Article from Thinking Aloud ()
August 25, 2005
In Negotiations, Knowledge is Power
Selling Skills for Non-Salespeople
by Janet Ryan

The best negotiators know that the success of a negotiation depends largely on preparation and how well you know, or can ascertain, what is truly important to all parties in the deal. The more you know about what the other person really wants or needs, the better able you are to construct a deal that gives you what you need while making sure she gets enough of what she needs to get the deal done. More information equals more power.

 

It stands to reason then that the opposite is also true, that the more the other knows about your motivation, the more power she has to construct the deal. The problem is, is that power going to good or evil? Is the information being used to construct a deal where everyone wins or to figure out how much youíll likely give to get what you want? If you let someone know how badly you need to deal, or how much youíll really pay, or what onerous terms youíll put up with, you are giving her power to use against you.

 

But, you say, Iím not an idiot, of course I wonít tell them how desperate I am or what my real bottom line price is. And of course, you would never do so intentionally. But itís funny how those things have a way of becoming apparent when you start sharing general information. As we mentioned last week, you give your opponent power when you let it be known that you are really eager to close. And though you may think you are being cagey about what youíll really pay, you give hints to your perception of value every time you mention anything about how eager you are to finish the transaction, or that you want to take a vacation next week, or that your boss is making you crazy to get this project finished. Until you start paying attention with a negotiator's eye and ear, you may be very surprised about how much power you give away in everyday conversation.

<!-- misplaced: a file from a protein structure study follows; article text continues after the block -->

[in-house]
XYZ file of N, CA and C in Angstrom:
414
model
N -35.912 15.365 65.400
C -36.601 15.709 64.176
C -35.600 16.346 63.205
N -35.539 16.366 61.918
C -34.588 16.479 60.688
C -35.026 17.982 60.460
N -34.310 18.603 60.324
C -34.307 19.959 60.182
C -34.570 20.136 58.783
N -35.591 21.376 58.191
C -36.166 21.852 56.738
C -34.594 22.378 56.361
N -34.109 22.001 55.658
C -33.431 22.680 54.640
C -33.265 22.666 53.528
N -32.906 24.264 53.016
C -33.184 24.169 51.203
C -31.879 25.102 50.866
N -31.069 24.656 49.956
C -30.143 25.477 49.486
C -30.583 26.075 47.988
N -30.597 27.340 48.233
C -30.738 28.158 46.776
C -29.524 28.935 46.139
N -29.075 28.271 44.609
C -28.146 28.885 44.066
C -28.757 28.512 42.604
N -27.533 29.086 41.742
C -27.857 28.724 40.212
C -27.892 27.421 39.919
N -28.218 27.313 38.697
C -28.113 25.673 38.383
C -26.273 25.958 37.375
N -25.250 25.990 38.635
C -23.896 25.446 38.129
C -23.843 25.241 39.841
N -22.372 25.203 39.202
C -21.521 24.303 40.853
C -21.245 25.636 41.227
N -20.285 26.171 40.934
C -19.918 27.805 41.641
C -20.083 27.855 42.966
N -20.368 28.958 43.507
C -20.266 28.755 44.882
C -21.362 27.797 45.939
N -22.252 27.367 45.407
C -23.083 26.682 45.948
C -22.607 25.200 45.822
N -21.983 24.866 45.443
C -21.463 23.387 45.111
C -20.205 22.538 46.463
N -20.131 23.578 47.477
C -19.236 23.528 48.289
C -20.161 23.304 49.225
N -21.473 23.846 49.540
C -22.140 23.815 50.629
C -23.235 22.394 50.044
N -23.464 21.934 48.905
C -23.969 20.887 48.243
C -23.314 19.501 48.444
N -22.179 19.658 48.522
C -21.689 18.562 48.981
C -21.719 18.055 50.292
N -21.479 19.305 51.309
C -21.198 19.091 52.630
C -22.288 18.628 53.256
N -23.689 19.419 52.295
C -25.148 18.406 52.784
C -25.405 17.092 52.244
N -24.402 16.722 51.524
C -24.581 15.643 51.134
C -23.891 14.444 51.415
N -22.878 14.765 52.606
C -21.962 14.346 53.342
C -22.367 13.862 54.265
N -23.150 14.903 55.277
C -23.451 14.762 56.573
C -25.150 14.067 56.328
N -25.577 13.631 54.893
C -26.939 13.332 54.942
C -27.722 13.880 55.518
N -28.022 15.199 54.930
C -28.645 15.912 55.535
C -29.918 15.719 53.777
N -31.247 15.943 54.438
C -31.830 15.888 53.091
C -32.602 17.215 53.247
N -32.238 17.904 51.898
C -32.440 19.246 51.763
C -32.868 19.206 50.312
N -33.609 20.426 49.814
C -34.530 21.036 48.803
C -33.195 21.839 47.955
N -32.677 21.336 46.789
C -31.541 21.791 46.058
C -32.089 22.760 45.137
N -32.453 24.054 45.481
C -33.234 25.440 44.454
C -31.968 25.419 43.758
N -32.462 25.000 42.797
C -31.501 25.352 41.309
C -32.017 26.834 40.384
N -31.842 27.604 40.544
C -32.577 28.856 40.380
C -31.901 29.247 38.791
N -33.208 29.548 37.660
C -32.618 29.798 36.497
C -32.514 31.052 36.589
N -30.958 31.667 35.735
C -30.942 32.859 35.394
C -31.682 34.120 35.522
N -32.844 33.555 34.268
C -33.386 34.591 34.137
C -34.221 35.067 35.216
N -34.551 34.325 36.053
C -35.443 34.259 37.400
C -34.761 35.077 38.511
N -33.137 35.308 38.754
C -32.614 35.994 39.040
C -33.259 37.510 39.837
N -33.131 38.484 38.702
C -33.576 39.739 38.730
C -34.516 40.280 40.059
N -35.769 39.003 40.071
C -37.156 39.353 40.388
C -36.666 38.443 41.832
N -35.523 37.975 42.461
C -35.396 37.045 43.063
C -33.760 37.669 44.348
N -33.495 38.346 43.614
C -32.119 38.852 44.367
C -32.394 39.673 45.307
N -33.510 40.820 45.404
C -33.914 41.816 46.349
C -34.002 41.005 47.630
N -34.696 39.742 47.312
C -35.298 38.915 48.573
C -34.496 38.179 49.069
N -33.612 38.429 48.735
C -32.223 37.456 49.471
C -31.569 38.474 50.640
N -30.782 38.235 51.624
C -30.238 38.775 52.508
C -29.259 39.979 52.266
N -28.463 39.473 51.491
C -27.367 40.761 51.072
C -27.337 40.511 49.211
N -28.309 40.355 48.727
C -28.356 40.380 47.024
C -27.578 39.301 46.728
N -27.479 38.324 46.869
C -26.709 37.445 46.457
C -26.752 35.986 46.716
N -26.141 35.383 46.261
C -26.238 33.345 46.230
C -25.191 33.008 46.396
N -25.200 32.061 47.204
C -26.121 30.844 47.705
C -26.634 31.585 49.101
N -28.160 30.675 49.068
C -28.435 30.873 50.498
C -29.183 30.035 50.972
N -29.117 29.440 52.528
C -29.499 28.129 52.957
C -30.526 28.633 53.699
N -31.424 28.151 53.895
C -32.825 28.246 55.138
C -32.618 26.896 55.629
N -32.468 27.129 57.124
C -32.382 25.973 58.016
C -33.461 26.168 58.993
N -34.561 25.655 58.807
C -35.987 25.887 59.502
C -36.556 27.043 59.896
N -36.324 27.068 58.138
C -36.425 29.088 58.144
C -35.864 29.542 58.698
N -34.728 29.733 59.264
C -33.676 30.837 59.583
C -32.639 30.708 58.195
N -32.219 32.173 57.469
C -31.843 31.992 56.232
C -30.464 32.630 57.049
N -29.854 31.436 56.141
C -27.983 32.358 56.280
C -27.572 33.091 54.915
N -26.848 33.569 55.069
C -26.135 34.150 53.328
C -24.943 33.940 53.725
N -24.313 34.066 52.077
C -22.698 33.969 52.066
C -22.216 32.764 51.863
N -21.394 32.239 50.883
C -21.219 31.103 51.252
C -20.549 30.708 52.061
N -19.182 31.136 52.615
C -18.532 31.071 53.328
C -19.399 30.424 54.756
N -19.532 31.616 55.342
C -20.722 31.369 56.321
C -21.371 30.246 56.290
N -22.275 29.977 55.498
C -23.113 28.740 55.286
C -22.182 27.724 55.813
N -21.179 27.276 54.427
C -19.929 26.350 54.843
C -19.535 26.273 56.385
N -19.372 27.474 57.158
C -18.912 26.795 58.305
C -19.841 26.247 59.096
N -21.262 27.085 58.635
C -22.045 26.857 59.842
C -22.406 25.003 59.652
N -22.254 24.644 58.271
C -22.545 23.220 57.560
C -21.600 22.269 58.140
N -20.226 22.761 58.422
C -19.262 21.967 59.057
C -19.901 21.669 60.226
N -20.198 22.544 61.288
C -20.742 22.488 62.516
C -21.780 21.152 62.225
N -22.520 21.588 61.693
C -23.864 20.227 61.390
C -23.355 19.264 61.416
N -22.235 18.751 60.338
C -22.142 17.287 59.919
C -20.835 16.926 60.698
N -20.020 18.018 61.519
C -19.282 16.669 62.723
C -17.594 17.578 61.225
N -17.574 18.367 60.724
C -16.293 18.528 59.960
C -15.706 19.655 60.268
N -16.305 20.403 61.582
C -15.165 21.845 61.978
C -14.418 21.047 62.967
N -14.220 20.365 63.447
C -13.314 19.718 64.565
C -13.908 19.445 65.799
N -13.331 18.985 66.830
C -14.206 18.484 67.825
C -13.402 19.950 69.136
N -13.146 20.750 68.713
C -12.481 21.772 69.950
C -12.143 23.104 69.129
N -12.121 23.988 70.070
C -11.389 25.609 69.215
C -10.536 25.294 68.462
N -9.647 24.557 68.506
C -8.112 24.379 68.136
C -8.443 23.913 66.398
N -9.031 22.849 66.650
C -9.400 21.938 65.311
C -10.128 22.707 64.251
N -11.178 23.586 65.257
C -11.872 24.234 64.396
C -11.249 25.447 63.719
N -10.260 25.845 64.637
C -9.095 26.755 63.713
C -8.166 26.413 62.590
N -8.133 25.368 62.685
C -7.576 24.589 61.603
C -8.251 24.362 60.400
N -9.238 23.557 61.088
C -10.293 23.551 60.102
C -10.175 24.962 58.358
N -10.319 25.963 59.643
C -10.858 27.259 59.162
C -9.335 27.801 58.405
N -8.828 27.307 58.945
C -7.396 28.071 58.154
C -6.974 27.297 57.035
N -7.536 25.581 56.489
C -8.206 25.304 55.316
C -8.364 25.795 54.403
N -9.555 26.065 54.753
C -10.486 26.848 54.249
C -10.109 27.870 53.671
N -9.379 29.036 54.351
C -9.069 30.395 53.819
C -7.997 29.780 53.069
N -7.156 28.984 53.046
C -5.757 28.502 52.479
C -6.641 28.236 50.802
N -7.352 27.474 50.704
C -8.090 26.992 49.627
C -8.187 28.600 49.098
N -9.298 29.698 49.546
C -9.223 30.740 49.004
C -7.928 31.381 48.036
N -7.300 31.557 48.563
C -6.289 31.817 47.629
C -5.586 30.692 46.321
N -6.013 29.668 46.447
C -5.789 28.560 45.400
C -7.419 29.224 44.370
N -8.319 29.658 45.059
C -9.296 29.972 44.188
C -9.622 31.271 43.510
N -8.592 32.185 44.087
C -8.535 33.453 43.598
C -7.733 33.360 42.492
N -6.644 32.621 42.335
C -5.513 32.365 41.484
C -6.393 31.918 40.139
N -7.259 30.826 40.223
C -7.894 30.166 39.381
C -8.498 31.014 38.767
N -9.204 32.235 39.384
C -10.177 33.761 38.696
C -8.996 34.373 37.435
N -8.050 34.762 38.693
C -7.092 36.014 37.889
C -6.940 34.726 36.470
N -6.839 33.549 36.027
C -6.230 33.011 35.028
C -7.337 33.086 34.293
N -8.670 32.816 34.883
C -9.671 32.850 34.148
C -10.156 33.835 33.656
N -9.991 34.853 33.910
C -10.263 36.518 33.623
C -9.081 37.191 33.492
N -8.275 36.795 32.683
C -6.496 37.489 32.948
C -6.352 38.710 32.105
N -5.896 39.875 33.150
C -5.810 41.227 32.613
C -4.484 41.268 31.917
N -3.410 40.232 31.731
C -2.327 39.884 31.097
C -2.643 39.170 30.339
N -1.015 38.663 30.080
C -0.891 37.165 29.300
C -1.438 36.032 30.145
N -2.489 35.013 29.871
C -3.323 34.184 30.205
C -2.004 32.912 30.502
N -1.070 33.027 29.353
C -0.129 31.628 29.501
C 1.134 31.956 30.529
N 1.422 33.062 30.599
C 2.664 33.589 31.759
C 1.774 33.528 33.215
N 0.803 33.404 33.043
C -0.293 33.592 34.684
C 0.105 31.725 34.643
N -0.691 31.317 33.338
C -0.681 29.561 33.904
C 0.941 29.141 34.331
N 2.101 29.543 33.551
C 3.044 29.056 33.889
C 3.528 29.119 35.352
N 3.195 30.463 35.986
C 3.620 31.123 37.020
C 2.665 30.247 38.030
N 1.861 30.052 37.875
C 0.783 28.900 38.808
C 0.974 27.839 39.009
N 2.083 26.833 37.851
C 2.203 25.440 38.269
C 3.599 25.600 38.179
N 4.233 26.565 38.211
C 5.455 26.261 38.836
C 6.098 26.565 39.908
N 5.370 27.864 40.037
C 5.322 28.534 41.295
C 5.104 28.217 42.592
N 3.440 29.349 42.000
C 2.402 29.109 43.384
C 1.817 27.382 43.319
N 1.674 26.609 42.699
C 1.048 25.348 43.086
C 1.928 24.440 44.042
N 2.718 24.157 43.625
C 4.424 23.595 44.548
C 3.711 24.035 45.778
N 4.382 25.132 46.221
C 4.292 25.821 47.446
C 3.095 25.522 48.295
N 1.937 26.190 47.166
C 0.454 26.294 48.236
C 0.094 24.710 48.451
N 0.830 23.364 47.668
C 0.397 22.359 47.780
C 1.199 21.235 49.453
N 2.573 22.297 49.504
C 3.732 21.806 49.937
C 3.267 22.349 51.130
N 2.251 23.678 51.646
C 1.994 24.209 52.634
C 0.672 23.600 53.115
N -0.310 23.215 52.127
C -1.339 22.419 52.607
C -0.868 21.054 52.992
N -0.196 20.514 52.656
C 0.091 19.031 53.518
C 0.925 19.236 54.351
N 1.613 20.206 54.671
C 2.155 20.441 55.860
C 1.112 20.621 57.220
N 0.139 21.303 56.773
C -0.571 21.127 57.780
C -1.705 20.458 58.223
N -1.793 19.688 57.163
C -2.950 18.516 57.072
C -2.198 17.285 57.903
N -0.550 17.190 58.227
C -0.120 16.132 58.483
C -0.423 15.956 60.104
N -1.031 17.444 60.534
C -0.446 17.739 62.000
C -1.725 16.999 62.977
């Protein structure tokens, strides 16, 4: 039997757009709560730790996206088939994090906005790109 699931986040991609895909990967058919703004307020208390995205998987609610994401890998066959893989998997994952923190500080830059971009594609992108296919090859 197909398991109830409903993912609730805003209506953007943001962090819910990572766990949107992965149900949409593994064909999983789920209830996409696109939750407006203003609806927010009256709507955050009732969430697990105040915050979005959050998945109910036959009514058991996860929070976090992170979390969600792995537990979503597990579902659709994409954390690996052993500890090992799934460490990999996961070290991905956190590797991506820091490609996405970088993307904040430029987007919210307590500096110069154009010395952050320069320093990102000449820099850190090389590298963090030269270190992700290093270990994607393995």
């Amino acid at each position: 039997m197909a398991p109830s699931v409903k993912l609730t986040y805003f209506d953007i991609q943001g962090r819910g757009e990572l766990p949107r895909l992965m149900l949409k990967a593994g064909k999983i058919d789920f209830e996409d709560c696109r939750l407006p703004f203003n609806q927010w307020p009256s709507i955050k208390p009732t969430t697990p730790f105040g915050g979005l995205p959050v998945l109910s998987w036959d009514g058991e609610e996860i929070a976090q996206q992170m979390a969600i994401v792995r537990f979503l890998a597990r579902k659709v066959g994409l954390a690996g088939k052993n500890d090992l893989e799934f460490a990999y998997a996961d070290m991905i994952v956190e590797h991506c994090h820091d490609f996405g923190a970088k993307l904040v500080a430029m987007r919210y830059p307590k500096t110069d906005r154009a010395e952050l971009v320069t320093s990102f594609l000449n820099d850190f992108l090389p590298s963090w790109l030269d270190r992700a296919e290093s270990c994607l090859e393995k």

If you mention in passing that a larger and very expensive project is dependent upon this little detail, youíve given up power. If, on the other hand, you engage your partner in the negotiation in a discussion of her business needs, you are re-leveling the playing field. Iím assuming here that all my readers intend to be honorable negotiators and youíll use the information you gain to move towards a solution that works for everyone. If thatís the case, give some small bits of information and see if the other party reciprocates. Try your best to establish a negotiating position of balance for the greater good. But donít give away too much to quickly, lest you learn much later that your sparring partner had motives less noble than yours. 

 

Information, shared judiciously, can make any negotiation better and the end result strong. But you canít assume that everyone shares these honorable goals. Until you feel confident that trust is due, hold your information close. Knowledge, after all, really is power.


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